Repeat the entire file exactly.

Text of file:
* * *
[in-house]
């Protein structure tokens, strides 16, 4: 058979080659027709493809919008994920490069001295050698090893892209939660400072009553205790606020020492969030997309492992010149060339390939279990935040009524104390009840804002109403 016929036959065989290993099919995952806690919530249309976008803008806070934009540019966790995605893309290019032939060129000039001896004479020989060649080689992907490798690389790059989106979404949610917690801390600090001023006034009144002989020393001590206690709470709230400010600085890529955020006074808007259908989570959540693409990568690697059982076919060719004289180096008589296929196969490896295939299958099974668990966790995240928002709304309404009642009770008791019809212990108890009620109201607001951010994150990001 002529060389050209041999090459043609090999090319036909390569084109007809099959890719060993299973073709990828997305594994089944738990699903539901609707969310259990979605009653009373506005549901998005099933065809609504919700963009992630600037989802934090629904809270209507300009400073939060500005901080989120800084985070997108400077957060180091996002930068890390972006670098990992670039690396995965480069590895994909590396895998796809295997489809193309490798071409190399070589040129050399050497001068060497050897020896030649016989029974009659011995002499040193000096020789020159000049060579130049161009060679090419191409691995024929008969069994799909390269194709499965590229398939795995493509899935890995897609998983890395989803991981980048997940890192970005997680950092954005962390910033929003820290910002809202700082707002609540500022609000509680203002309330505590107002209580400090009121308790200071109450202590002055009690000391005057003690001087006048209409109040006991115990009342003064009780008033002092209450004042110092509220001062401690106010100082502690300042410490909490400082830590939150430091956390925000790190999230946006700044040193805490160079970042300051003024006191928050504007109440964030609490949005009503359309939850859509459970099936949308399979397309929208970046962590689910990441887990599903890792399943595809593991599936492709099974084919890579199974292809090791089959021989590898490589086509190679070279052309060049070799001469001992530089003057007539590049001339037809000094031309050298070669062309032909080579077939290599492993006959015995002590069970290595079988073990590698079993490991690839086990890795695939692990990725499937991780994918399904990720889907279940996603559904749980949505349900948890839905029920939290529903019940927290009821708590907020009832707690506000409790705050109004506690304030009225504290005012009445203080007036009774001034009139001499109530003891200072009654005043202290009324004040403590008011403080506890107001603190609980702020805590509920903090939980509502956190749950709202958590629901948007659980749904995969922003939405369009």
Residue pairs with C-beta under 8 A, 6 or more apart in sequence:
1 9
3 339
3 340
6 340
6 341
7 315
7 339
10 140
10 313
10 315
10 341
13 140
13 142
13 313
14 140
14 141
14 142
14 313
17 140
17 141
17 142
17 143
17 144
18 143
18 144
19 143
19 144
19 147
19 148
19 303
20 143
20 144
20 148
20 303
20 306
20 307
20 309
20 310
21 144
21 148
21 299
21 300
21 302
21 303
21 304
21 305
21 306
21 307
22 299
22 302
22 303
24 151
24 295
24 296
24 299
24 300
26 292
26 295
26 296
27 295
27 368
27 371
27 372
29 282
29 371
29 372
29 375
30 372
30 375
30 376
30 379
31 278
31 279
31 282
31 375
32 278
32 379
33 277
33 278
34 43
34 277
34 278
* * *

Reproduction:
[in-house]
């Protein structure tokens, strides 16, 4: 058979080659027709493809919008994920490069001295050698090893892209939660400072009553205790606020020492969030997309492992010149060339390939279990935040009524104390009840804002109403 016929036959065989290993099919995952806690919530249309976008803008806070934009540019966790995605893309290019032939060129000039001896004479020989060649080689992907490798690389790059989106979404949610917690801390600090001023006034009144002989020393001590206690709470709230400010600085890529955020006074808007259908989570959540693409990568690697059982076919060719004289180096008589296929196969490896295939299958099974668990966790995240928002709304309404009642009770008791019809212990108890009620109201607001951010994150990001 002529060389050209041999090459043609090999090319036909390569084109007809099959890719060993299973073709990828997305594994089944738990699903539901609707969310259990979605009653009373506005549901998005099933065809609504919700963009992630600037989802934090629904809270209507300009400073939060500005901080989120800084985070997108400077957060180091996002930068890390972006670098990992670039690396995965480069590895994909590396895998796809295997489809193309490798071409190399070589040129050399050497001068060497050897020896030649016989029974009659011995002499040193000096020789020159000049060579130049161009060679090419191409691995024929008969069994799909390269194709499965590229398939795995493509899935890995897609998983890395989803991981980048997940890192970005997680950092954005962390910033929003820290910002809202700082707002609540500022609000509680203002309330505590107002209580400090009121308790200071109450202590002055009690000391005057003690001087006048209409109040006991115990009342003064009780008033002092209450004042110092509220001062401690106010100082502690300042410490909490400082830590939150430091956390925000790190999230946006700044040193805490160079970042300051003024006191928050504007109440964030609490949005009503359309939850859509459970099936949308399979397309929208970046962590689910990441887990599903890792399943595809593991599936492709099974084919890579199974292809090791089959021989590898490589086509190679070279052309060049070799001469001992530089003057007539590049001339037809000094031309050298070669062309032909080579077939290599492993006959015995002590069970290595079988073990590698079993490991690839086990890795695939692990990725499937991780994918399904990720889907279940996603559904749980949505349900948890839905029920939290529903019940927290009821708590907020009832707690506000409790705050109004506690304030009225504290005012009445203080007036009774001034009139001499109530003891200072009654005043202290009324004040403590008011403080506890107001603190609980702020805590509920903090939980509502956190749950709202958590629901948007659980749904995969922003939405369009």
Residue pairs with C-beta under 8 A, 6 or more apart in sequence:
1 9
3 339
3 340
6 340
6 341
7 315
7 339
10 140
10 313
10 315
10 341
13 140
13 142
13 313
14 140
14 141
14 142
14 313
17 140
17 141
17 142
17 143
17 144
18 143
18 144
19 143
19 144
19 147
19 148
19 303
20 143
20 144
20 148
20 303
20 306
20 307
20 309
20 310
21 144
21 148
21 299
21 300
21 302
21 303
21 304
21 305
21 306
21 307
22 299
22 302
22 303
24 151
24 295
24 296
24 299
24 300
26 292
26 295
26 296
27 295
27 368
27 371
27 372
29 282
29 371
29 372
29 375
30 372
30 375
30 376
30 379
31 278
31 279
31 282
31 375
32 278
32 379
33 277
33 278
34 43
34 277
34 278